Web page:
When Tagore first published the English Gitanjali in 1912, it featured an introduction by the celebrated Irish poet William Butler Yeats, who notes: “I have often had to close it lest some stranger would see how much it moved me.” This was just one of the many glowing comments that Yeats made about the volume, which he helped Tagore publish. This lavish praise, coupled with the fact that the volume led to Tagore becoming the first Asian to receive the Nobel Prize in Literature (1913), whipped the public into a frenzy. Critics and readers both agreed with Yeats’s comments, praising the book and buying enough copies to warrant several printings. For example, in an influential 1913 article on Tagore for the Fortnightly Review, Ezra Pound notes: “There is the same sort of common sense in the first part of the New Testament, the same happiness in some of the psalms.” Pound also says that Tagore “has given us a beauty that is distinctly Oriental.” This tendency to associate Tagore with the Orient, coupled with the mystical quality of his Gitanjali poems, reinforced the idea of Tagore as a mystic— an idea that Yeats had helped to create. Not everybody agreed with this assessment. In his 1915 article about Tagore in America, Joyce Kilmer notes: “I wish that Mr. Yeats would stop calling Mr. Tagore a mystic. It is so silly! Mystics don’t commune with the Infinite and then sell their communings to a magazine.” Still, even Kilmer agreed that Tagore was a great writer: “No one will deny that Mr. Tagore is an able literary craftsman. He is not, as he has been called, the greatest living poet, but he is the most versatile writer living.”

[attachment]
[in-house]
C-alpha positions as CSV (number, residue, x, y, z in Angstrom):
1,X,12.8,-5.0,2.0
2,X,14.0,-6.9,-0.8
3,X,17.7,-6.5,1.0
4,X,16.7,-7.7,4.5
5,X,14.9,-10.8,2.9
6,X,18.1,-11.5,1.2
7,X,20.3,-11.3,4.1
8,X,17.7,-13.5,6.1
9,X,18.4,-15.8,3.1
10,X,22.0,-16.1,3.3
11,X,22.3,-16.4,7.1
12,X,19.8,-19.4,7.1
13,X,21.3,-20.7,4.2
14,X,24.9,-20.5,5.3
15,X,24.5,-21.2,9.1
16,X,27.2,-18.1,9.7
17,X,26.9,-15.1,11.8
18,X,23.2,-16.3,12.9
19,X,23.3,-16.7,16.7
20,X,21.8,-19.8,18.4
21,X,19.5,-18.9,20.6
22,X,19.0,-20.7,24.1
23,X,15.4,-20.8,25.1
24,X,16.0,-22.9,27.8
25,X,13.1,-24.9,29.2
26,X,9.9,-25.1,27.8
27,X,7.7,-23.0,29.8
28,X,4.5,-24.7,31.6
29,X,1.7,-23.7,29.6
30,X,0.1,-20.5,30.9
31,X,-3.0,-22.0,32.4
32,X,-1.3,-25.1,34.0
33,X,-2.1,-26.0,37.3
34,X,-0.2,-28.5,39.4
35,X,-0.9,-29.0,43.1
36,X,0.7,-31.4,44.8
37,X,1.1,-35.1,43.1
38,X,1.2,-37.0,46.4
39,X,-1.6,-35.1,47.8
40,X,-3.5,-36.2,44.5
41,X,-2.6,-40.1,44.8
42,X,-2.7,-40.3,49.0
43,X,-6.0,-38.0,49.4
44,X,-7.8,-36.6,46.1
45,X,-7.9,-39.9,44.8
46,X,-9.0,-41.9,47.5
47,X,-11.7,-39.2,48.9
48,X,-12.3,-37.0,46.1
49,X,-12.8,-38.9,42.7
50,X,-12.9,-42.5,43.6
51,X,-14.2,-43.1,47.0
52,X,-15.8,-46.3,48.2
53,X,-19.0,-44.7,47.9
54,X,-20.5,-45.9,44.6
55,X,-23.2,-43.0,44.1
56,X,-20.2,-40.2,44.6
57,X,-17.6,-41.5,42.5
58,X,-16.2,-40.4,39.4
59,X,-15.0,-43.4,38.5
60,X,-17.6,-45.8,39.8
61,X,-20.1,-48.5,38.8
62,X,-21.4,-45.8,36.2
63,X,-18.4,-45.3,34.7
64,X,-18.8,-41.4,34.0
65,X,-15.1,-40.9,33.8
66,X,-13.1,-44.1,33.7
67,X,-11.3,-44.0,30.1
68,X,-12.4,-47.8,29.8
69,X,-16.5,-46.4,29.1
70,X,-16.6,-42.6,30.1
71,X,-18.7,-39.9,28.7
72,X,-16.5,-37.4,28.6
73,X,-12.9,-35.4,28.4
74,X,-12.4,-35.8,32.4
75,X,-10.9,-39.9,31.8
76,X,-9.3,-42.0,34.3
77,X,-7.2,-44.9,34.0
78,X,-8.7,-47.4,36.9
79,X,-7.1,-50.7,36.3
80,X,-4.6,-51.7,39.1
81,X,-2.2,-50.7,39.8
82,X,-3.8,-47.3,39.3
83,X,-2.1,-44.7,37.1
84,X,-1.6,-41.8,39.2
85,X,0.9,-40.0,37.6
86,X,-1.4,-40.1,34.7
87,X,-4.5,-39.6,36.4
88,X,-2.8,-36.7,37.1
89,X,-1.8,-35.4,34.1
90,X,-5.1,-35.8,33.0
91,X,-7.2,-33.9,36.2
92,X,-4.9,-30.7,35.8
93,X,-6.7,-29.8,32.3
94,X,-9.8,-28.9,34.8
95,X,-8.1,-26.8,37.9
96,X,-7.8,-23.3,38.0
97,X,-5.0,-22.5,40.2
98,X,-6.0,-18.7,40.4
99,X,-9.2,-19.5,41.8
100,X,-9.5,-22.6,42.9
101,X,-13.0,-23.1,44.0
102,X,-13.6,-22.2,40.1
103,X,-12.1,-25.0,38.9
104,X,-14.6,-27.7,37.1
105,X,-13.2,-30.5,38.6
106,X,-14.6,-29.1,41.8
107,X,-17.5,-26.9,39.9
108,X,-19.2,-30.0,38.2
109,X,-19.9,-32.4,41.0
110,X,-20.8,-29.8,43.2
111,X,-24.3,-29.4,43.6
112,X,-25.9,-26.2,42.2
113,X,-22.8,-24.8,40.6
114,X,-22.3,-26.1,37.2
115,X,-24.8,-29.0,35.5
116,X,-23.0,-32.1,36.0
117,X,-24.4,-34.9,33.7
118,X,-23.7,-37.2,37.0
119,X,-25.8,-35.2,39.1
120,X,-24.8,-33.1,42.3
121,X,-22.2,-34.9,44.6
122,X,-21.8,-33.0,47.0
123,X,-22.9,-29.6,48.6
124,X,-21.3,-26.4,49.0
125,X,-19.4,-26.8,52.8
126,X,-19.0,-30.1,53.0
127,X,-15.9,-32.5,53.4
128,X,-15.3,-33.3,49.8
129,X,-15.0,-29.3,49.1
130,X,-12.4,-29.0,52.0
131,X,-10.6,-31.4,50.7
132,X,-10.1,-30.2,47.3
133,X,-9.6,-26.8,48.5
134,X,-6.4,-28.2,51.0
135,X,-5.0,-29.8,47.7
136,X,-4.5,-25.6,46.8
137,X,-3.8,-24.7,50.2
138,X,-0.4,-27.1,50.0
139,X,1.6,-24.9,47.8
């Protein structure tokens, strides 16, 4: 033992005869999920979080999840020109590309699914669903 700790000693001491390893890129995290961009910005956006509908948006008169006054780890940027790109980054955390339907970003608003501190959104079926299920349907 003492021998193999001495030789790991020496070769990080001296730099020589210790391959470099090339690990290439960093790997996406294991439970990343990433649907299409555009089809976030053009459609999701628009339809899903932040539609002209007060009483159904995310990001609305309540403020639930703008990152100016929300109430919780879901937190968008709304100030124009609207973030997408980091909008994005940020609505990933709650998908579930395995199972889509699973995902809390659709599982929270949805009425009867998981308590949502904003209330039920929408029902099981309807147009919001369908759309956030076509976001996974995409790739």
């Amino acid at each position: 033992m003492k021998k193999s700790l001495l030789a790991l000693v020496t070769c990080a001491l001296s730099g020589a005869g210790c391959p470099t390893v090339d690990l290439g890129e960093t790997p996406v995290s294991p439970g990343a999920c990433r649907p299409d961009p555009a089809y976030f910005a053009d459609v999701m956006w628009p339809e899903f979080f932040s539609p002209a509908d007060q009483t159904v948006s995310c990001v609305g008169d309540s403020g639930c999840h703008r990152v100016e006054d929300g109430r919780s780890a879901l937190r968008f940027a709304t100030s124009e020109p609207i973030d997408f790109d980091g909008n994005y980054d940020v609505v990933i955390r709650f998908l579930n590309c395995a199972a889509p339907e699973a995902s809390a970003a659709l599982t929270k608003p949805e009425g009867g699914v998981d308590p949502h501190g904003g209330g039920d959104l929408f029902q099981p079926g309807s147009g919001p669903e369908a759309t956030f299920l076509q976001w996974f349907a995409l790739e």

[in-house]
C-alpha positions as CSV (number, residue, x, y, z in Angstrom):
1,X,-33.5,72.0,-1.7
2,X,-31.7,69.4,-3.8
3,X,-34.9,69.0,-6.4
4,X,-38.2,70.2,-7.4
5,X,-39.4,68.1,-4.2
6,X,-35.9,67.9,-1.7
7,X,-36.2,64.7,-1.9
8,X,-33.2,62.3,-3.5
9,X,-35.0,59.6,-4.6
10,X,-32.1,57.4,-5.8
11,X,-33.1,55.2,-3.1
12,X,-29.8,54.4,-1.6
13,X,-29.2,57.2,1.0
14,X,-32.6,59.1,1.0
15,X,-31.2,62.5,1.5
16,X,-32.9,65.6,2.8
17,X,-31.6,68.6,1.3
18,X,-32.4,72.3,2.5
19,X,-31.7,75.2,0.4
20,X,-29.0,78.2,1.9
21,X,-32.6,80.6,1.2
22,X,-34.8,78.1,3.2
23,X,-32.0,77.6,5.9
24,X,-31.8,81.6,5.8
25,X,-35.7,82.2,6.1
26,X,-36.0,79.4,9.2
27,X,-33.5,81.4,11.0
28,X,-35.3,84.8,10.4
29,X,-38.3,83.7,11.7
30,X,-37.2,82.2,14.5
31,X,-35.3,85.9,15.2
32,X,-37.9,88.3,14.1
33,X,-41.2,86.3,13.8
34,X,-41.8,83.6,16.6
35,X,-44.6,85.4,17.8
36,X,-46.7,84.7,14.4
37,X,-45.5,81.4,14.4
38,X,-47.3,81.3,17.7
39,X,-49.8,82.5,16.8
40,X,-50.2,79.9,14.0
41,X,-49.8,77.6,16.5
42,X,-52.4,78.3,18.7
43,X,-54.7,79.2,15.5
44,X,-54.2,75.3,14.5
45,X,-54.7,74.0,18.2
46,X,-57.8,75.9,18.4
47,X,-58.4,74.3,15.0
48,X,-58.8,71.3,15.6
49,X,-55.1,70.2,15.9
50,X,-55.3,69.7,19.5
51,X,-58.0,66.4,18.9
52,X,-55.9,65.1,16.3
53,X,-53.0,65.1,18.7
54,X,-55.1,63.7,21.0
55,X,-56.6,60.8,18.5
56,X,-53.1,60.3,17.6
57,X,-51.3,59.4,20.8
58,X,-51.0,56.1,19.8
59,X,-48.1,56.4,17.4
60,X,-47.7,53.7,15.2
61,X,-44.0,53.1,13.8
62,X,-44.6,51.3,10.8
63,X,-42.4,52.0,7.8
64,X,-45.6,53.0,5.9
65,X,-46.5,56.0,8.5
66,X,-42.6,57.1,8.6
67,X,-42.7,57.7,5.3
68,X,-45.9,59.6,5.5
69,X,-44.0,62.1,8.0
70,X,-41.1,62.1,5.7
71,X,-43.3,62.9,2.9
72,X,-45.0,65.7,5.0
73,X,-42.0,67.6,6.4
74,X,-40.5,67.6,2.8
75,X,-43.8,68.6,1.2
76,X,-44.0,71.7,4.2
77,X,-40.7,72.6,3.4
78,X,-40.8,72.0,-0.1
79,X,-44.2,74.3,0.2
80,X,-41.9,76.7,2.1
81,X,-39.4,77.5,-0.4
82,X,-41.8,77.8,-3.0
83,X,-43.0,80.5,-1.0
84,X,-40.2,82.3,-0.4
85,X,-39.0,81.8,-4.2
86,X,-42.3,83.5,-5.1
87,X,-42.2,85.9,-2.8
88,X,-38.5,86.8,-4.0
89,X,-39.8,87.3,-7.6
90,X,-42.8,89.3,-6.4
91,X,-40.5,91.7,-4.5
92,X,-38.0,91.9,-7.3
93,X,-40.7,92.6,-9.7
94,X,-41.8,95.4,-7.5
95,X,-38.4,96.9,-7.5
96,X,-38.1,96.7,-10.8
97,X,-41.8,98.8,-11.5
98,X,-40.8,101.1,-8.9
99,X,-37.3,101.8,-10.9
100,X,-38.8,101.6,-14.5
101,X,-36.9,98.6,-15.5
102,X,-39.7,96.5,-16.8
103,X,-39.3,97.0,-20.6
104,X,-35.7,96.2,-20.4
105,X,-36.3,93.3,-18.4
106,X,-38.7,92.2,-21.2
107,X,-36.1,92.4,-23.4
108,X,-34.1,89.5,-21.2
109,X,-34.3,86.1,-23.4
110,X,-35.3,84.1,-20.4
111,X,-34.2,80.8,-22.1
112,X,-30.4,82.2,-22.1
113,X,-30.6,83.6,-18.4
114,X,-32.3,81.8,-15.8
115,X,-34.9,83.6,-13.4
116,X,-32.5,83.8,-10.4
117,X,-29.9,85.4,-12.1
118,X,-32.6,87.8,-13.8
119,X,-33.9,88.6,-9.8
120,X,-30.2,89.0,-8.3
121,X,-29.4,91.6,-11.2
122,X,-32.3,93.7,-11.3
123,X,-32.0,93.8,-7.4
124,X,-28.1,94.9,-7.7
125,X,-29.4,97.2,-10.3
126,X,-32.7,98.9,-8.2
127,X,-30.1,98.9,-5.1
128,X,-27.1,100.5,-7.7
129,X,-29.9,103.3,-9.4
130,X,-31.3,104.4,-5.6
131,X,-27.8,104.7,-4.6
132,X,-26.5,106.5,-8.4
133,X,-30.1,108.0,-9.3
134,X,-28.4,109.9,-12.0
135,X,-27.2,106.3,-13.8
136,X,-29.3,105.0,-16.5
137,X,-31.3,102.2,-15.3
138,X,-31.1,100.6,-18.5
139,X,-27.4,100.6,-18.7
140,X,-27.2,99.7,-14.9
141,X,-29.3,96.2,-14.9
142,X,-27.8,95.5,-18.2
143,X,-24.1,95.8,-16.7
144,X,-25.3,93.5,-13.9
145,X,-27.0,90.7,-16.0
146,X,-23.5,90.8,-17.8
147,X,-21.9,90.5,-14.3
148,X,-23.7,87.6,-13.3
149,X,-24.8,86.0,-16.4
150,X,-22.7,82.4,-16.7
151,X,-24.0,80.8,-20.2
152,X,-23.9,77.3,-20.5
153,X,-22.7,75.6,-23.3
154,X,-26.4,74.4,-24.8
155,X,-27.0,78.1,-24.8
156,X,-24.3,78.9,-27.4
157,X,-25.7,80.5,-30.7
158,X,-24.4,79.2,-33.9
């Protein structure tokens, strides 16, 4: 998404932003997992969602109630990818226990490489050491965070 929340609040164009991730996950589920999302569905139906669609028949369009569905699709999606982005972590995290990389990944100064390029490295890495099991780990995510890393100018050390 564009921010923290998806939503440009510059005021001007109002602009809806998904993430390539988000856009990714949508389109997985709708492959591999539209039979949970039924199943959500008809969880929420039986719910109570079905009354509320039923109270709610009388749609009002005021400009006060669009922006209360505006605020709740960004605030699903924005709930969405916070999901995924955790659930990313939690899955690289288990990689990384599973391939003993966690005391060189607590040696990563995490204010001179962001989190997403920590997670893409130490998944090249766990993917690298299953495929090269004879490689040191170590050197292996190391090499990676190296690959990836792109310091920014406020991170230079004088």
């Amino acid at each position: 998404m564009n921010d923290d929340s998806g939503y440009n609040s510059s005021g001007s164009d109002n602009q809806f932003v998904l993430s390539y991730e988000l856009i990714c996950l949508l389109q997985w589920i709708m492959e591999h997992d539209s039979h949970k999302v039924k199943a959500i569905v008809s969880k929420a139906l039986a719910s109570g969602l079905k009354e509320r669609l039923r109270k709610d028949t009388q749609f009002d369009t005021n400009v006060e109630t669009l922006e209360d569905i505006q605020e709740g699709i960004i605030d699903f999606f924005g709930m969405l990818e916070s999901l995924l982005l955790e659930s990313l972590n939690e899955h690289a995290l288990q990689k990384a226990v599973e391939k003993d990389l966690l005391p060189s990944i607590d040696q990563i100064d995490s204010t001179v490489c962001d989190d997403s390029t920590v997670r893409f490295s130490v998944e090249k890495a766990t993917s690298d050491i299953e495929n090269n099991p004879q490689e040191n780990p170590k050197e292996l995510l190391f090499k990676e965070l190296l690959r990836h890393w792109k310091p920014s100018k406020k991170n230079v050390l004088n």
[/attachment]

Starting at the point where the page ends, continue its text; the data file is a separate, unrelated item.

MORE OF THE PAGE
However, this tide would soon turn. As K. R. Srinivasa Iyengar notes in his foreword to Rabindranath Tagore: His Mind and Art, “after 1919, there was a reaction...
(The entire section is 757 words.)